What are Light-Emitting Diodes?

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Overview:

Light-emitting diodes (LEDs) succeed the incandescent bulbs and fluorescent lamps of previous centuries as the world’s light-source of choice.

About Light-Emitting Diodes

  • A diode is an electronic component which has two points of contact, or terminals, called its anode and cathode.
  • A diode’s primary purpose is to allow current to flow in only one direction.
  • An LED is a semiconductor device which emits light when electric current flows through it.
  • It can produce all three primary colours – red, green, and blue – different LEDs can be combined on a display board to produce a large variety of colours.

Advantages of LED

  • Energy Efficiency: It requires far less electricity to produce the same light as incandescent bulbs. LEDs use approximately 75-80% less energy than traditional incandescent bulbs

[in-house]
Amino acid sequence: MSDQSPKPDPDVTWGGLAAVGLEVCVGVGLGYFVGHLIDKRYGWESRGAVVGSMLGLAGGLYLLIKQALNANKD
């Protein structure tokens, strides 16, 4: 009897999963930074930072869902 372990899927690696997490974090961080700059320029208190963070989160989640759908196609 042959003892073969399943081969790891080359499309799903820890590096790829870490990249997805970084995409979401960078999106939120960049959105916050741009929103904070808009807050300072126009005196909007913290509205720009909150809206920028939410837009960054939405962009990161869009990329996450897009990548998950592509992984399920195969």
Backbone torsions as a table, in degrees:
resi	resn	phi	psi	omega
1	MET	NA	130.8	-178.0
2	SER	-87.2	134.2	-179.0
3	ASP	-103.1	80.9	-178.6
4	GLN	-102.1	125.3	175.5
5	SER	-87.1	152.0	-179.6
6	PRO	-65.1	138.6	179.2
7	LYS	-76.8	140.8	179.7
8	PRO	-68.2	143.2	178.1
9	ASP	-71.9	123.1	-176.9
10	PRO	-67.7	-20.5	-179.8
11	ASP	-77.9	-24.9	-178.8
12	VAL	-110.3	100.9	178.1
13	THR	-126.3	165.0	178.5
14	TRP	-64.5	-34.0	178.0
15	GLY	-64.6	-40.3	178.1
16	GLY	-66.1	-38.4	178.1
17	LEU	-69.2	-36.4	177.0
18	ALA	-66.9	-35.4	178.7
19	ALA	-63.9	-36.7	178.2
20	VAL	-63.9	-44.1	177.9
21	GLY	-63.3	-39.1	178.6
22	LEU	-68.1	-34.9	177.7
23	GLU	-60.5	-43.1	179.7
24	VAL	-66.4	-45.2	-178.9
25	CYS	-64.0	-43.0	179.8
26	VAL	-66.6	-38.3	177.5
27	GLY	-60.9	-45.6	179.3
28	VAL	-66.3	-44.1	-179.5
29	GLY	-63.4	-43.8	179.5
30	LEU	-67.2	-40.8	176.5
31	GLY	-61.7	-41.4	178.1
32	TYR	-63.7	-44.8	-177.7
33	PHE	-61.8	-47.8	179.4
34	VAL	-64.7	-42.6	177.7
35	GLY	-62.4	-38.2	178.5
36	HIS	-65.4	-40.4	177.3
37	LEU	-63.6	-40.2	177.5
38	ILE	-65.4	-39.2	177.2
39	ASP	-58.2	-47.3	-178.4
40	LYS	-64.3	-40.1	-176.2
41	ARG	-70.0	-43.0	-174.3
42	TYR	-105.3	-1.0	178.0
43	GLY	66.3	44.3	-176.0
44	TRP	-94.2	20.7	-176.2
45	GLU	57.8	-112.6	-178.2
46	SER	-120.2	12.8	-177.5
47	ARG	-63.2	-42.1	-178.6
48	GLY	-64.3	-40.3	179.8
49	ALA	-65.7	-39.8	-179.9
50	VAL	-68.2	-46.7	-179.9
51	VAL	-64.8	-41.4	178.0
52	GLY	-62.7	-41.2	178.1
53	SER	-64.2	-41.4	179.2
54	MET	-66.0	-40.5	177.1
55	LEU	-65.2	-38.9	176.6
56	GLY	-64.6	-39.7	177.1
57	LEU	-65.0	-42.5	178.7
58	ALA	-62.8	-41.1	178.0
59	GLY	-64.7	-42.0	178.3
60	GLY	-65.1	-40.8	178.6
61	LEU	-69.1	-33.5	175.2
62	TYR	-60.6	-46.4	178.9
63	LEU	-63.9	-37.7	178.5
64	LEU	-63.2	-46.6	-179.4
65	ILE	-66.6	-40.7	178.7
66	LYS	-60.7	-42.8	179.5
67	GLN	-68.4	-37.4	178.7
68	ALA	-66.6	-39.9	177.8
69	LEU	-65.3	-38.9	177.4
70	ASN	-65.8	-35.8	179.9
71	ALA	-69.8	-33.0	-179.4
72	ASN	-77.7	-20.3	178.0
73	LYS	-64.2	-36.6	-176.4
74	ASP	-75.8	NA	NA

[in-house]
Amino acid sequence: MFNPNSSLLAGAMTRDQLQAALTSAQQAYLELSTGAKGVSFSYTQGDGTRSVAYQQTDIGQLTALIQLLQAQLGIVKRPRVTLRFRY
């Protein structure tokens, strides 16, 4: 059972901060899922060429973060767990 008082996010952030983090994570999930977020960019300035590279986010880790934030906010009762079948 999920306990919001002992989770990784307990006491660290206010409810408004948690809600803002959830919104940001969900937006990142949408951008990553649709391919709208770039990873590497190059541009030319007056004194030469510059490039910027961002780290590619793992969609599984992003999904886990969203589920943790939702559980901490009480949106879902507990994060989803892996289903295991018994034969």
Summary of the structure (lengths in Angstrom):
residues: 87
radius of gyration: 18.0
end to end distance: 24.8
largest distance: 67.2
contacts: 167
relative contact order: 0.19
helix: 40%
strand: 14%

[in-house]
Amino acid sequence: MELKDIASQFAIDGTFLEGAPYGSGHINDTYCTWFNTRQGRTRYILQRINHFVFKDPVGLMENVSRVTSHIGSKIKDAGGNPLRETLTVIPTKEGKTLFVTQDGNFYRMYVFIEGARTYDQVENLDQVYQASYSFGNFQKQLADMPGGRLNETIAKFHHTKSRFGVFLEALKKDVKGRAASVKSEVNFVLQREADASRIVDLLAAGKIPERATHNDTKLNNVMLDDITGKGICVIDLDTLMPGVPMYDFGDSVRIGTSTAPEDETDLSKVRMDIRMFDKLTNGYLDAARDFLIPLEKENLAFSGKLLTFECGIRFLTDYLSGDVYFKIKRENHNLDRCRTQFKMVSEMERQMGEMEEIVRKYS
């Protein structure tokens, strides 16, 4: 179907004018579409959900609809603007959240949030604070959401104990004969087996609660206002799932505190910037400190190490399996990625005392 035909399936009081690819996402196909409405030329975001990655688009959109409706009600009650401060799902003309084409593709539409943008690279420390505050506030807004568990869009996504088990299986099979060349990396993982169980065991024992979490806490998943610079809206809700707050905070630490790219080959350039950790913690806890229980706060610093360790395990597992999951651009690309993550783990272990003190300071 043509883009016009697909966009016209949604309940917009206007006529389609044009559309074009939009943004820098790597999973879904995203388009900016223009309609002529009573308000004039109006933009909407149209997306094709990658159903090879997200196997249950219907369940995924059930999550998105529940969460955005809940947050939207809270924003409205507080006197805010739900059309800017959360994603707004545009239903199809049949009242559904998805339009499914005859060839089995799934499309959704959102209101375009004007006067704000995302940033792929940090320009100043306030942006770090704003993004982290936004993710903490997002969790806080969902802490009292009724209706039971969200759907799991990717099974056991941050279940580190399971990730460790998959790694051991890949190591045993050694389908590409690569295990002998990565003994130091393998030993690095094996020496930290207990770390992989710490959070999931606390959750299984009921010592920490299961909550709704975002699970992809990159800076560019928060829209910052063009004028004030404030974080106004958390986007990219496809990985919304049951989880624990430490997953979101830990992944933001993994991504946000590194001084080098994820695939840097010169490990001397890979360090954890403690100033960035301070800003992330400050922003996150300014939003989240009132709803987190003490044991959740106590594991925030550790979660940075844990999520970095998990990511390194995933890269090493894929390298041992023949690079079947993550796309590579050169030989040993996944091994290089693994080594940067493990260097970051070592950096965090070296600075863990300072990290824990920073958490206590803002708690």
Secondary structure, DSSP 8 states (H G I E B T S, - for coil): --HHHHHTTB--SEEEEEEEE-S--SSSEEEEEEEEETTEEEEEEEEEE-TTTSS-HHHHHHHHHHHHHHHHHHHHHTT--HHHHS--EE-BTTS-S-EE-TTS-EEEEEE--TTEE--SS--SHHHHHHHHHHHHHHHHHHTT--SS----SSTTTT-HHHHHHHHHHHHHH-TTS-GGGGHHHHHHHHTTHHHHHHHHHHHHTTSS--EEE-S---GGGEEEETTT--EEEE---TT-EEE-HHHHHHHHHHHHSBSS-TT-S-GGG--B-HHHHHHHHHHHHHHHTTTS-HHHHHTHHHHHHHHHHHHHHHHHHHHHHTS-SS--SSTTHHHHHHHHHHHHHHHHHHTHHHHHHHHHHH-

• Durability: LED bulbs are highly durable and resistant to shocks, vibrations, and temperature fluctuations.
  • Instant Illumination: It provides instant illumination without the warm-up period required by incandescent bulbs.
  • Heat Generation: LED bulbs generate very little heat, making them safer to handle and more efficient in terms of energy utilization. 
  • Environmental Impact: LEDs have a significantly lower environmental impact compared to incandescent. The energy efficiency and longer lifespan result in reduced greenhouse gas emissions and less waste.

What are the Applications of LEDs?

  • LEDs have several applications in industry, consumer electronics, and household appliances: from smartphones to TV screens, from signboards to ‘feeding’ plants light in greenhouses, from barcode scanners to monitoring air quality.

Q1) What is a semiconductor?

It is a substance that has specific electrical properties that enable it to serve as a foundation for computers and other electronic devices. It is typically a solid chemical element or compound that conducts electricity under certain conditions but not others.

Source: What are light-emitting diodes and why are they prized as light sources? | Explained